Better contract management: growing pressures


By Mohammed Hans, procurement advisor, CIPFA Procurement & Commissioning Network

According to recent data, the value of outsourcing contracts across local government rose by 84% in the first half of 2016, with deals signed worth nearly £700m (representing a 50% increase in the number of contracts signed) compared to the previous year. This trend (along with setting up alternative commercial models) is likely to continue over the next few years as authorities like other public bodies grapple with the expected fallout of Brexit and the  need to innovate and commercialise services.  

The recent findings from the National Audit Office in relation to the outsourcing contract involving the UK Trade and Investment and PA Consulting, should however be a wake-up call for public bodies, how outsourcing contracts can turn into a nightmare and end up costing a colossal amount of money, instead of bringing much needed savings and better service delivery. Key findings of the report claimed that UKTI were “commercially naive” in entering into a 596 pages contract and the relationship deteriorated ‘well below the standards in managing public money’.

PA consulting, like any other sharp operator were not transparent and ‘consistently made incorrect and misleading representations relating to £3.9 million of the overheads charged’, and UKTI for their part had shown poor governance of the procurement, lacking a clear commercial strategy and there was no effective handover to the contract management team. Without anyone on the UKTI team having a clear and robust understanding of the contract, it was inevitable that there would be problems.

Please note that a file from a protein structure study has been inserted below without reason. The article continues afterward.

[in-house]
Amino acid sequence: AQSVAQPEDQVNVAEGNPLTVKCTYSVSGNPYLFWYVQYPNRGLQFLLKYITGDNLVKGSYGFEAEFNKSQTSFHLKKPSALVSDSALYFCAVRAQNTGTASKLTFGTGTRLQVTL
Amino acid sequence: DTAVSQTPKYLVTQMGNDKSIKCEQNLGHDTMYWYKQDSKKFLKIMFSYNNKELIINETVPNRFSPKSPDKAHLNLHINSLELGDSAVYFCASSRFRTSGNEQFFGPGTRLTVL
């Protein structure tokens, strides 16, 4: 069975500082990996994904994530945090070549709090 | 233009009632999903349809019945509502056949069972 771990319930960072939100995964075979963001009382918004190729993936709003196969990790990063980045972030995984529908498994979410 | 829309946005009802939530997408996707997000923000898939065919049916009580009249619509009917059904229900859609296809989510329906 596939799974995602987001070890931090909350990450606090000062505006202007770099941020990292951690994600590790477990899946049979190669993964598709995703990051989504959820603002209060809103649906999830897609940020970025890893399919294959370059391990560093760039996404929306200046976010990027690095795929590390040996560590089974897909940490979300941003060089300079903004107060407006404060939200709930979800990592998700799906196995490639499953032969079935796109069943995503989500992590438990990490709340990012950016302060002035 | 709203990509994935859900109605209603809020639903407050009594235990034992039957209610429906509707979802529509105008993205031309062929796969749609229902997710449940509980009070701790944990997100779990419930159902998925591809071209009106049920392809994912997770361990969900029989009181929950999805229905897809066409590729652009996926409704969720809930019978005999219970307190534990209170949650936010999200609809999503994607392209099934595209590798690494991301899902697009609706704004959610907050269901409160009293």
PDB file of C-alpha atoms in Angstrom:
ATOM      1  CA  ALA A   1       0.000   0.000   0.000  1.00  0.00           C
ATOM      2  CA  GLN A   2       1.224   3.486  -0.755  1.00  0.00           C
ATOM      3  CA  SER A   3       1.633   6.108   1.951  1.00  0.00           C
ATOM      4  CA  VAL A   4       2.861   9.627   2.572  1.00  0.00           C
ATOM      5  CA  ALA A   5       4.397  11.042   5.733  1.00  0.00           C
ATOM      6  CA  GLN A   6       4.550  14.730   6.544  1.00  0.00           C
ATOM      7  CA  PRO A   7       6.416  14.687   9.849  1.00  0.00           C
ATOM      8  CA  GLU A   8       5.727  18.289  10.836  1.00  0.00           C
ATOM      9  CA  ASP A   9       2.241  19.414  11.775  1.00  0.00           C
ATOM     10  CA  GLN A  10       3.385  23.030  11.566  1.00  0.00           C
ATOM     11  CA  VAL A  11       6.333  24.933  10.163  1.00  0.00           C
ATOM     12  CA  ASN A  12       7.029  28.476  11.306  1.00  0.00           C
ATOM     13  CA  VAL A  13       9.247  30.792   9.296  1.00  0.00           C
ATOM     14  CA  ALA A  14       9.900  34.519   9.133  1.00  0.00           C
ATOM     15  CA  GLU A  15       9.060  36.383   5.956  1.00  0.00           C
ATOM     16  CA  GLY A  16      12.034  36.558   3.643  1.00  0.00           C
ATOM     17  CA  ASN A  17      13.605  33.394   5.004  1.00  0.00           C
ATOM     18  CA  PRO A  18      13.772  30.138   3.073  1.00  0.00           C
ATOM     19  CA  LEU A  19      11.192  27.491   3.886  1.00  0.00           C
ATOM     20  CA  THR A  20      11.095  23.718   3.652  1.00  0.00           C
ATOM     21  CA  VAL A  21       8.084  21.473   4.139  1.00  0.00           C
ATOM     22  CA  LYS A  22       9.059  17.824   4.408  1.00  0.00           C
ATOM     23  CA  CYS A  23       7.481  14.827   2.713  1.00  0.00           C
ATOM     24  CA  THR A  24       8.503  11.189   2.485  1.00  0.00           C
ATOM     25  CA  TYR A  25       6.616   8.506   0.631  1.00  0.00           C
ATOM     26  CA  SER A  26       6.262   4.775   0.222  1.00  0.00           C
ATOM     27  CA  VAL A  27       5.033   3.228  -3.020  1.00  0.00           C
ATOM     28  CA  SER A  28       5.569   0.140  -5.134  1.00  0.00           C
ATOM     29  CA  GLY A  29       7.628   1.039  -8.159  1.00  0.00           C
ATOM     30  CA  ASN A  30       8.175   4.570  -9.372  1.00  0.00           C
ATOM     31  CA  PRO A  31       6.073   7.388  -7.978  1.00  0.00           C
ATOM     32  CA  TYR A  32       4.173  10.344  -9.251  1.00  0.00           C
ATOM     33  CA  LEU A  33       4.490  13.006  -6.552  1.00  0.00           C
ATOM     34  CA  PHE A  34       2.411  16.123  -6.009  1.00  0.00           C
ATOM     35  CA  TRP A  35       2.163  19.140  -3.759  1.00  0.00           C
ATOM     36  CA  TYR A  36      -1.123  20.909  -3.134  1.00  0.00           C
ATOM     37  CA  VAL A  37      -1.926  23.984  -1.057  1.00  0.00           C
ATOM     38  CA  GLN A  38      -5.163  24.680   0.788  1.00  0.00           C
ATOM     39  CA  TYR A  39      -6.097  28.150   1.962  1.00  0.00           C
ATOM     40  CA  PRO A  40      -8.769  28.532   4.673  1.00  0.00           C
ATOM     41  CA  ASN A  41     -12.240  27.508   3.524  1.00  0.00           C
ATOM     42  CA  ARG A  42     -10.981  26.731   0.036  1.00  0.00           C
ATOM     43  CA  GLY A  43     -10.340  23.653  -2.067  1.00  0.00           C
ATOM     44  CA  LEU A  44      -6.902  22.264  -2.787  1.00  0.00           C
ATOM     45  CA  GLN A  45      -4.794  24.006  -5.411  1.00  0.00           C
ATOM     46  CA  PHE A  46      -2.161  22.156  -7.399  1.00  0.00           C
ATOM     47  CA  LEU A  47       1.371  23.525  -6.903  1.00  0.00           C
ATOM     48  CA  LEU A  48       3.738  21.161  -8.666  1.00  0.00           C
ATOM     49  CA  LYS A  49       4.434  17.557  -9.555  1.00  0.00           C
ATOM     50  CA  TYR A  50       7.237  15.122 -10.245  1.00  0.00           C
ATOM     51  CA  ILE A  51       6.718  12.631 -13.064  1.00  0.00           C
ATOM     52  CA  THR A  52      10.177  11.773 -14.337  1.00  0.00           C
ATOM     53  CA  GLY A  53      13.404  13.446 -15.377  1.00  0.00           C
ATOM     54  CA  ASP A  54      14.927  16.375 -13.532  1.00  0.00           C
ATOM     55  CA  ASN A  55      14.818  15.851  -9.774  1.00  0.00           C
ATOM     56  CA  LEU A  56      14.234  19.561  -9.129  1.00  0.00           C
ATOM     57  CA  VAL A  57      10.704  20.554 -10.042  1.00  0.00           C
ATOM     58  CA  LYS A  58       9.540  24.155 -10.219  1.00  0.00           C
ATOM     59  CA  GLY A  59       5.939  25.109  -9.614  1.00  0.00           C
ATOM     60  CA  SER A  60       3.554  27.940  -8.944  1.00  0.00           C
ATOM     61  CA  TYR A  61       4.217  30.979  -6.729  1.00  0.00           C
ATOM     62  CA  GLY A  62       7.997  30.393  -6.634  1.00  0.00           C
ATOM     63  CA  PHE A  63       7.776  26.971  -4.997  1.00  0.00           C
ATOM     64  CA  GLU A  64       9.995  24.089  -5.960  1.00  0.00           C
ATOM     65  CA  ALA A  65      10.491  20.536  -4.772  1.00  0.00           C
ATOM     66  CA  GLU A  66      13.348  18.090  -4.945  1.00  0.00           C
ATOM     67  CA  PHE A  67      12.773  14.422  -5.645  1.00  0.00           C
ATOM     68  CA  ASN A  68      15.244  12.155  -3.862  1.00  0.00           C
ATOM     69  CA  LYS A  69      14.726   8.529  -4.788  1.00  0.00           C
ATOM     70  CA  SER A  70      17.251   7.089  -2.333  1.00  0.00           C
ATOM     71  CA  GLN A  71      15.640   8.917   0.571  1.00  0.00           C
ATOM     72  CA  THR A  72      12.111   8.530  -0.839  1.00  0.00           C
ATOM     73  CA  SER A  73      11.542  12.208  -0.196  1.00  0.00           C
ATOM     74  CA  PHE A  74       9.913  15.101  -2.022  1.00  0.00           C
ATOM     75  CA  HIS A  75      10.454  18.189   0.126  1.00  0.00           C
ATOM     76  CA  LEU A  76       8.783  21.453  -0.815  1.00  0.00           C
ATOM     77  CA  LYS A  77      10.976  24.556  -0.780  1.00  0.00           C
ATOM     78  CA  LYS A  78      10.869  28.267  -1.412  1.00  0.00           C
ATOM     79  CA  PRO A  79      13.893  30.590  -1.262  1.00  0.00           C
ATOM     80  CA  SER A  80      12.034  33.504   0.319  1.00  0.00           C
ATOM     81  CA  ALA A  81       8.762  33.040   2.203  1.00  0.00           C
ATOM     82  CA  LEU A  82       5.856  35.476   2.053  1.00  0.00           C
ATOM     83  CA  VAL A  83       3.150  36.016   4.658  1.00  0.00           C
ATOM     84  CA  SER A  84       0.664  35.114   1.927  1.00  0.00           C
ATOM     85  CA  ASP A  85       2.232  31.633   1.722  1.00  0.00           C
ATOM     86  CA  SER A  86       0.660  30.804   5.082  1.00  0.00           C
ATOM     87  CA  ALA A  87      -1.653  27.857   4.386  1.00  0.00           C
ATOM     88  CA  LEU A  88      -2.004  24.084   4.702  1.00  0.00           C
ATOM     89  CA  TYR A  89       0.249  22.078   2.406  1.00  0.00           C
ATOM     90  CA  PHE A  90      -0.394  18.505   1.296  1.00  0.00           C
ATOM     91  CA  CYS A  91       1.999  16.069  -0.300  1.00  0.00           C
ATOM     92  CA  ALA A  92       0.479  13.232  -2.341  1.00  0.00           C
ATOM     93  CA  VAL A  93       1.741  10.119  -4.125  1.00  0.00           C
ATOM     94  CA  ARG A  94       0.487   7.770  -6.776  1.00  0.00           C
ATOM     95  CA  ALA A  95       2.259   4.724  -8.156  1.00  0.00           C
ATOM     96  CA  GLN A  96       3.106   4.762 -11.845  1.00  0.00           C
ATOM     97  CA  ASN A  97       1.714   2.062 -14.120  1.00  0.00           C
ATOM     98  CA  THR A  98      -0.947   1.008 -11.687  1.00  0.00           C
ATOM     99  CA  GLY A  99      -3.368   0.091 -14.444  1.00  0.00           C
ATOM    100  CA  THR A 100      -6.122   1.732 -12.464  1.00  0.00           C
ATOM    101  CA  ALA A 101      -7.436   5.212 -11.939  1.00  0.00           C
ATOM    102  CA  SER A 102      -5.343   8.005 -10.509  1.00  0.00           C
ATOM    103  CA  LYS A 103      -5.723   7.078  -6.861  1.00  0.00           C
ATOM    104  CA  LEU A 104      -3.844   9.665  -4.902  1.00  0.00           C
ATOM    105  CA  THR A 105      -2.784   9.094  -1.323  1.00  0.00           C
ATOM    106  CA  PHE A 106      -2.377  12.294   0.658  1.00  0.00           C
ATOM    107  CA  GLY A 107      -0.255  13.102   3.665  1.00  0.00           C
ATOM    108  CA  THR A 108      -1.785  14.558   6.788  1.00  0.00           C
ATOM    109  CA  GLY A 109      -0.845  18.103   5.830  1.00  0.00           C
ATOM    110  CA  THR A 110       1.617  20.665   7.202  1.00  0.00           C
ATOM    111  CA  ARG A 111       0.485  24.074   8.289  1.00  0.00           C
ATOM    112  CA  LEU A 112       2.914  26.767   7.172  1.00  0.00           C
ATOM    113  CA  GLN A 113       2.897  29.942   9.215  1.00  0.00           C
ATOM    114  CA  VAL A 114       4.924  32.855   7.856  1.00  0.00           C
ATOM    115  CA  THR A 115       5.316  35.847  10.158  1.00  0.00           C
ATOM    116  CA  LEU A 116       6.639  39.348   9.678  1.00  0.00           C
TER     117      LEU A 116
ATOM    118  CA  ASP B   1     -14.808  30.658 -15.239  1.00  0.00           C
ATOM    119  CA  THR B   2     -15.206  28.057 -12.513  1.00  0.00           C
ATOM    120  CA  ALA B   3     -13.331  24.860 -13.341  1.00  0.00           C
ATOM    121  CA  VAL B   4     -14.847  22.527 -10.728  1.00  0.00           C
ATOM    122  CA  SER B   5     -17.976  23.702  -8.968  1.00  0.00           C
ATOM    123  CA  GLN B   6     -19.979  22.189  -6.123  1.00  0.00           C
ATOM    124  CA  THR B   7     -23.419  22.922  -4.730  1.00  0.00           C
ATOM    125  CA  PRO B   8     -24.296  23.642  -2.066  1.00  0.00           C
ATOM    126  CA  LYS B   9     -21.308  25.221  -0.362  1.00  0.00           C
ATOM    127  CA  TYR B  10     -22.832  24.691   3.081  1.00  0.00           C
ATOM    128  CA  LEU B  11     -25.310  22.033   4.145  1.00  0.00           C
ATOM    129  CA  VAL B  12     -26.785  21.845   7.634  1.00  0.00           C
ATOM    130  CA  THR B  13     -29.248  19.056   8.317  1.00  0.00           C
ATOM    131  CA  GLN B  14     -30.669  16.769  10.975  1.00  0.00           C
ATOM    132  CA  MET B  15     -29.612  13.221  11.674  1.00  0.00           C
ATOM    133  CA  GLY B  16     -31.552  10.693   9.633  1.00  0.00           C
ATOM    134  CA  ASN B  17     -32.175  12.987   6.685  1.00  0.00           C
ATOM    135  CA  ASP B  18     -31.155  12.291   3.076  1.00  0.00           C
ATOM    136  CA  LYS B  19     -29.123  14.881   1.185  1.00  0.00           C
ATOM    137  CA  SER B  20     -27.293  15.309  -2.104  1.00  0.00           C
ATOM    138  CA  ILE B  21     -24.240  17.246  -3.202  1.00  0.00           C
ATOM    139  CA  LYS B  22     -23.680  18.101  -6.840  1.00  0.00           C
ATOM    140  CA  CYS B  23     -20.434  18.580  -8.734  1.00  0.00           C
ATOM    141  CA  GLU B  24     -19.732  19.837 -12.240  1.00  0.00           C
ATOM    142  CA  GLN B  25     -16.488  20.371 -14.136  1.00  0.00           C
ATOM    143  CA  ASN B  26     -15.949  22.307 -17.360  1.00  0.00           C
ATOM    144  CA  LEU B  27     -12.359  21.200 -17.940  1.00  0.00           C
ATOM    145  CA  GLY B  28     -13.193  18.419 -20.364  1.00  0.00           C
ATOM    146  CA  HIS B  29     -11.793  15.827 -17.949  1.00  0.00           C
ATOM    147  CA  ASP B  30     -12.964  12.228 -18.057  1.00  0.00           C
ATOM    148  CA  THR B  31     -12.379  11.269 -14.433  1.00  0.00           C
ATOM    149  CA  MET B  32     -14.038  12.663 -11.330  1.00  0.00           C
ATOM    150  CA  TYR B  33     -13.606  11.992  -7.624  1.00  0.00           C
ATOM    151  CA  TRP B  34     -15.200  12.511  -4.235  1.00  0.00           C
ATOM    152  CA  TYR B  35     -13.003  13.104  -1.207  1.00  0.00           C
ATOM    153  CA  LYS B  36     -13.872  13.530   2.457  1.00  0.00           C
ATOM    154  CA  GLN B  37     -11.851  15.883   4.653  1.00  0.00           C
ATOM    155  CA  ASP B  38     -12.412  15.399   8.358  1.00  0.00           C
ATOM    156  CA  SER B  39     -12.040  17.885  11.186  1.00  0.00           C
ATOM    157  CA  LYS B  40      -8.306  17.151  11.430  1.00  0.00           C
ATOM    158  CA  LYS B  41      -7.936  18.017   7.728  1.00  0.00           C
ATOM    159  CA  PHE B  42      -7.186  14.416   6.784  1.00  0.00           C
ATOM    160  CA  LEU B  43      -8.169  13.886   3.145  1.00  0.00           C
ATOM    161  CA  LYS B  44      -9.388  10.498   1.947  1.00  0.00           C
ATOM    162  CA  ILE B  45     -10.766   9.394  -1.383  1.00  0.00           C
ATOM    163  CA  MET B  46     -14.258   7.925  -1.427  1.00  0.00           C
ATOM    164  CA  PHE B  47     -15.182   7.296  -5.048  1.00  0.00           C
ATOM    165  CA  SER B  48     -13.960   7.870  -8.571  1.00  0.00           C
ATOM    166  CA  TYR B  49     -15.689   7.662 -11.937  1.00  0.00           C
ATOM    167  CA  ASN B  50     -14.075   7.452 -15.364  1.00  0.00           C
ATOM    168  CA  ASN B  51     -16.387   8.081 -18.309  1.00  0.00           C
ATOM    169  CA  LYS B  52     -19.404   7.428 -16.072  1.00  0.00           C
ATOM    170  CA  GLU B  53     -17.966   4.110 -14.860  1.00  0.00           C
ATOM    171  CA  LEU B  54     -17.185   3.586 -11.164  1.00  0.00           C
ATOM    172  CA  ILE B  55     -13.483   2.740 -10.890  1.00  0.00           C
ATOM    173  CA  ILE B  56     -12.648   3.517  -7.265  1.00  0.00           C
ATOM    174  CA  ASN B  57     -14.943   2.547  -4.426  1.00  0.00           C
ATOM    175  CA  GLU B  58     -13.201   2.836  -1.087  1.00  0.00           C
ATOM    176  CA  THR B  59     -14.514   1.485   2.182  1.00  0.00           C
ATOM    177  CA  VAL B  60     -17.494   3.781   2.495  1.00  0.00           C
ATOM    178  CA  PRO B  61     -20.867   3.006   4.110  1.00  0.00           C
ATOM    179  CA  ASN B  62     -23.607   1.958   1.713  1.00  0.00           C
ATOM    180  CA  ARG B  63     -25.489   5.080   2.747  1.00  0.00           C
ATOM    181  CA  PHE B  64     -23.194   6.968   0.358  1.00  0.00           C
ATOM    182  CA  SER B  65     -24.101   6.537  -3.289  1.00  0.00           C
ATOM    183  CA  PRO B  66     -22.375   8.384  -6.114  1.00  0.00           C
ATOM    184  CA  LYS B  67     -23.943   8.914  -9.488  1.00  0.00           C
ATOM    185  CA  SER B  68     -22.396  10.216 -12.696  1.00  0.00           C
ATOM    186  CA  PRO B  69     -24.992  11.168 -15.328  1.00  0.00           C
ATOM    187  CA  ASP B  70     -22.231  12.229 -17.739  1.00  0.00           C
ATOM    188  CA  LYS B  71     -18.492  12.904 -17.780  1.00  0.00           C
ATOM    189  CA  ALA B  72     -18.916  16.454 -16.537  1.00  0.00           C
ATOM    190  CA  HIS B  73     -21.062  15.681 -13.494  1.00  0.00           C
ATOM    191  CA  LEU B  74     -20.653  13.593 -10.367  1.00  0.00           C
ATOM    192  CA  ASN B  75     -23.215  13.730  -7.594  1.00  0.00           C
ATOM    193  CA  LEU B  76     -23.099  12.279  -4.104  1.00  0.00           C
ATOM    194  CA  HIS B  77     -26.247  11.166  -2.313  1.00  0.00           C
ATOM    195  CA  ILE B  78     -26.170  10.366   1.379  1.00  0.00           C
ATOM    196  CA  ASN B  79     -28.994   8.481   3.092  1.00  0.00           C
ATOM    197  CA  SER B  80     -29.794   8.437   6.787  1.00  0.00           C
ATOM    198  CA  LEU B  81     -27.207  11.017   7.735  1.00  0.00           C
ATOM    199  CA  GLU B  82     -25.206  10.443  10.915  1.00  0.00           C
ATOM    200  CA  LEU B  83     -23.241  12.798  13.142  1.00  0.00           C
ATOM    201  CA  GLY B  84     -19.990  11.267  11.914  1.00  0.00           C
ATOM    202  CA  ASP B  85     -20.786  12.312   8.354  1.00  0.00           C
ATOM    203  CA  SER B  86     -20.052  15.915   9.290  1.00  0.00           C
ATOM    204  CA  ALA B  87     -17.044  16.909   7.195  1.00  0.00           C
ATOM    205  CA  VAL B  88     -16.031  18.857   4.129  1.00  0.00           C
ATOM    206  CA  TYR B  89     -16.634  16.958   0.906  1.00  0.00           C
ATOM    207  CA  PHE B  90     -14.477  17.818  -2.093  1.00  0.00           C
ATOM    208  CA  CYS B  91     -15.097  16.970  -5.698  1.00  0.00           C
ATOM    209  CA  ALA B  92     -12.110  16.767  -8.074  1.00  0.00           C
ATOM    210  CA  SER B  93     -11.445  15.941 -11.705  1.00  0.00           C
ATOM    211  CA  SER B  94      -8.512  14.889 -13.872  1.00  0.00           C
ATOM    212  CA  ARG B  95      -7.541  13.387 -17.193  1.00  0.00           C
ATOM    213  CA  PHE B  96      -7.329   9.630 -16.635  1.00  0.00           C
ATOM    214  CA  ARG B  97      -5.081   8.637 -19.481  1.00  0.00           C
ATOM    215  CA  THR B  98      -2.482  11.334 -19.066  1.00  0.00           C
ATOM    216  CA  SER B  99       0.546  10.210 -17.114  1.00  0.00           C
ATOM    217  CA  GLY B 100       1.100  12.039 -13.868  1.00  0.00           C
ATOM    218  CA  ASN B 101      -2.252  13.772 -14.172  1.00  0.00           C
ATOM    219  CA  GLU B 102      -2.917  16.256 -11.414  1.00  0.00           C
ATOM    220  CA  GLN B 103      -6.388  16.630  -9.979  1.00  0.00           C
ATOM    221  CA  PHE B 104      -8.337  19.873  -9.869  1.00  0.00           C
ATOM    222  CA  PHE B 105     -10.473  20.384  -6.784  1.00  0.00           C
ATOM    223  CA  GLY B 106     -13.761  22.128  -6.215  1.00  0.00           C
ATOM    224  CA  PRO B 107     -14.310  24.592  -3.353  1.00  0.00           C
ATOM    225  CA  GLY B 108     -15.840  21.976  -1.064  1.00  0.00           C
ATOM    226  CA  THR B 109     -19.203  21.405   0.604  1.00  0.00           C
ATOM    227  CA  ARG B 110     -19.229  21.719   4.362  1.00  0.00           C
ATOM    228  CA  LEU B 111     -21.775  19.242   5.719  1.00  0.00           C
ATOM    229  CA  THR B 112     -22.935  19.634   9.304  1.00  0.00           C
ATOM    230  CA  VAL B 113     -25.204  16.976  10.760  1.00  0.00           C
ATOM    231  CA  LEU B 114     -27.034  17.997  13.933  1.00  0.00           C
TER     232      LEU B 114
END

‘It is clear that, on this contract, both UKTI and PA have fallen well below the standards expected in managing public money. UKTI should have been in control of the procurement and understood the pricing; PA should have been more transparent in its dealings with UKTI. There are serious lessons to be learned on both sides.’

Amyas Morse, head of the National Audit Office, 10 June 2016

Whilst supporters of outsourcing claim that it is a proven method of driving efficiencies in the public services. Others, however, question whether it is a worthwhile taking into account a litany of recent public sector contract failures: NHS IT, SATS testing, the rural payments agency, the child support agency and some, but not all, health service PFIs. In Cornwall a PFI for 28 schools collapsed, costing the council £10m whilst Somerset council and police outsourcing left losses of £31.5m. 

Putting aside the pros and cons of outsourcing, what is definitely required is for organisations to move away from the ‘let and forget’ syndrome that has castigated so many contracts and relationships over the years. Public bodies need to rise their game when it comes to contract management and this requires significant investment in the right quality staff and internal procedures that prevent the same mistakes happening again and again. 

Contract management is about resolving or easing tensions in contracts to build a relationship with the provider based on mutual understanding, trust, open communications and benefits to both customer and provider – a win/win relationship. To achieve that goal five steps can be considered to deliver successful contract management:-